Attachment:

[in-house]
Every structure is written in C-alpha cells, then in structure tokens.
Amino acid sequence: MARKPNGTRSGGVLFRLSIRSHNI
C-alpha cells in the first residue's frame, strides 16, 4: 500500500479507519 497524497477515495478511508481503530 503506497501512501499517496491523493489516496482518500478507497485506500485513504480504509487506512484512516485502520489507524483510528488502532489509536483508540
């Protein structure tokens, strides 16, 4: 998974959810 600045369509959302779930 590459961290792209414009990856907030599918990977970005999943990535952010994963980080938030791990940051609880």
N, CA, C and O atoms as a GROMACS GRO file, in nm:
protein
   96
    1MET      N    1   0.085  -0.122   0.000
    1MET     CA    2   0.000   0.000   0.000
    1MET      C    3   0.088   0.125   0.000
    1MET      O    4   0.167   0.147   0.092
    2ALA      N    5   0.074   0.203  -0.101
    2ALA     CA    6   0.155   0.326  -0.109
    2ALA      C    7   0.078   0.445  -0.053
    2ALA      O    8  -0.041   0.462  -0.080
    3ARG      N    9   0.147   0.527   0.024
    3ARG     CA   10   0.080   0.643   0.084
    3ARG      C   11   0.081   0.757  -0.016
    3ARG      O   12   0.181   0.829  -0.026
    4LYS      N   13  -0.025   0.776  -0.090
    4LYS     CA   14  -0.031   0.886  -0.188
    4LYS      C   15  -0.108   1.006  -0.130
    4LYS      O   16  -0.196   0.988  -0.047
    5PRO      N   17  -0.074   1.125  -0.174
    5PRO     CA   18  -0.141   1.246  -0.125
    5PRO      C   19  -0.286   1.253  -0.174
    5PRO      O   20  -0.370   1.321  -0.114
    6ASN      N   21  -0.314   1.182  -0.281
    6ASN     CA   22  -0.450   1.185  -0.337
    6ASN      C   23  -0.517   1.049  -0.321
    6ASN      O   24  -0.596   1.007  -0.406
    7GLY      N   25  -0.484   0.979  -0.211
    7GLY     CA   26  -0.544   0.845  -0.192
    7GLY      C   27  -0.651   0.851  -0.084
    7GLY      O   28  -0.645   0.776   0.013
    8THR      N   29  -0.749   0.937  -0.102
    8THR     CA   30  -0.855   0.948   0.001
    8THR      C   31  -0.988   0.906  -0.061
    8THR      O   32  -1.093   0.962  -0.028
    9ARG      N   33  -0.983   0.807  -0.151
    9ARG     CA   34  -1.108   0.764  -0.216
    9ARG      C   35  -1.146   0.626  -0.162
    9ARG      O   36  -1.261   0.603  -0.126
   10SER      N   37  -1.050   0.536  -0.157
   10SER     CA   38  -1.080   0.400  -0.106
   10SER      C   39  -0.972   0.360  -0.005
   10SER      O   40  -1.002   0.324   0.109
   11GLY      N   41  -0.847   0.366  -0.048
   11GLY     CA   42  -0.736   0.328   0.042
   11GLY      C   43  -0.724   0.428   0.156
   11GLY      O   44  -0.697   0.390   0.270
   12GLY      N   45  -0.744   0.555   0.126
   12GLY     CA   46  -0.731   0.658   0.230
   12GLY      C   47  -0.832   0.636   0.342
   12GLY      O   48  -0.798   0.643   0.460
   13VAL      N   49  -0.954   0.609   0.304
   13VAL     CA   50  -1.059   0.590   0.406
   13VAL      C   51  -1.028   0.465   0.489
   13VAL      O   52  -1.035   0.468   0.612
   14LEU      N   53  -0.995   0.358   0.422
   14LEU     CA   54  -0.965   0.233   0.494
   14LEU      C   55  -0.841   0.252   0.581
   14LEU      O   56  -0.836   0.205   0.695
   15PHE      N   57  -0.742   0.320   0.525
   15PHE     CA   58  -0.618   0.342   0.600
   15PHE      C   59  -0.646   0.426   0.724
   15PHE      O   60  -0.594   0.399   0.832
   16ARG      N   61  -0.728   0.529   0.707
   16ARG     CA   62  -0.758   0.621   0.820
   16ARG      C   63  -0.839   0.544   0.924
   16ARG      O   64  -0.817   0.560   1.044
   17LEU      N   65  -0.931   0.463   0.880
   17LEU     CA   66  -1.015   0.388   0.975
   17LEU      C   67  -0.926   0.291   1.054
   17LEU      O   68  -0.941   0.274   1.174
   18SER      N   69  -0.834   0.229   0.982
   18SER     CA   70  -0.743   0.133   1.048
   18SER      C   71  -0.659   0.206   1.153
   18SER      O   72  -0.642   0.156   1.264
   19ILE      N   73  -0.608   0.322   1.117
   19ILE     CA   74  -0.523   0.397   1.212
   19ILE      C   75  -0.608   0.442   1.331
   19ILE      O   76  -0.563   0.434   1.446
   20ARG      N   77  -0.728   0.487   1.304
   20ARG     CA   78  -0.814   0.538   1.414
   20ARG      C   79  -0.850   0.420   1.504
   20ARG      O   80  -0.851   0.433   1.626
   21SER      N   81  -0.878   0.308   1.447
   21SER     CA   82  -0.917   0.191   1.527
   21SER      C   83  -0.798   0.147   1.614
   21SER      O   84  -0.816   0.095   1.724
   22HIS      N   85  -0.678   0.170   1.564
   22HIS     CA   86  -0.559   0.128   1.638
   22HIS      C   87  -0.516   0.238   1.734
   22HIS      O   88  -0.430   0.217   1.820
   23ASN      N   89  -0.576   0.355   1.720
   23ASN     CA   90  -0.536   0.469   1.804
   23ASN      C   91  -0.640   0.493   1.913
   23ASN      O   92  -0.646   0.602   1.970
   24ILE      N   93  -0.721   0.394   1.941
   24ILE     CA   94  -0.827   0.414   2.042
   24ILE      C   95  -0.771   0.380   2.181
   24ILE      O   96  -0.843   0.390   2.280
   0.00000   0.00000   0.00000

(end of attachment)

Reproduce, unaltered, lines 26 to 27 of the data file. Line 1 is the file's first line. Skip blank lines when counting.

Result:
    5PRO     CA   18  -0.141   1.246  -0.125
    5PRO      C   19  -0.286   1.253  -0.174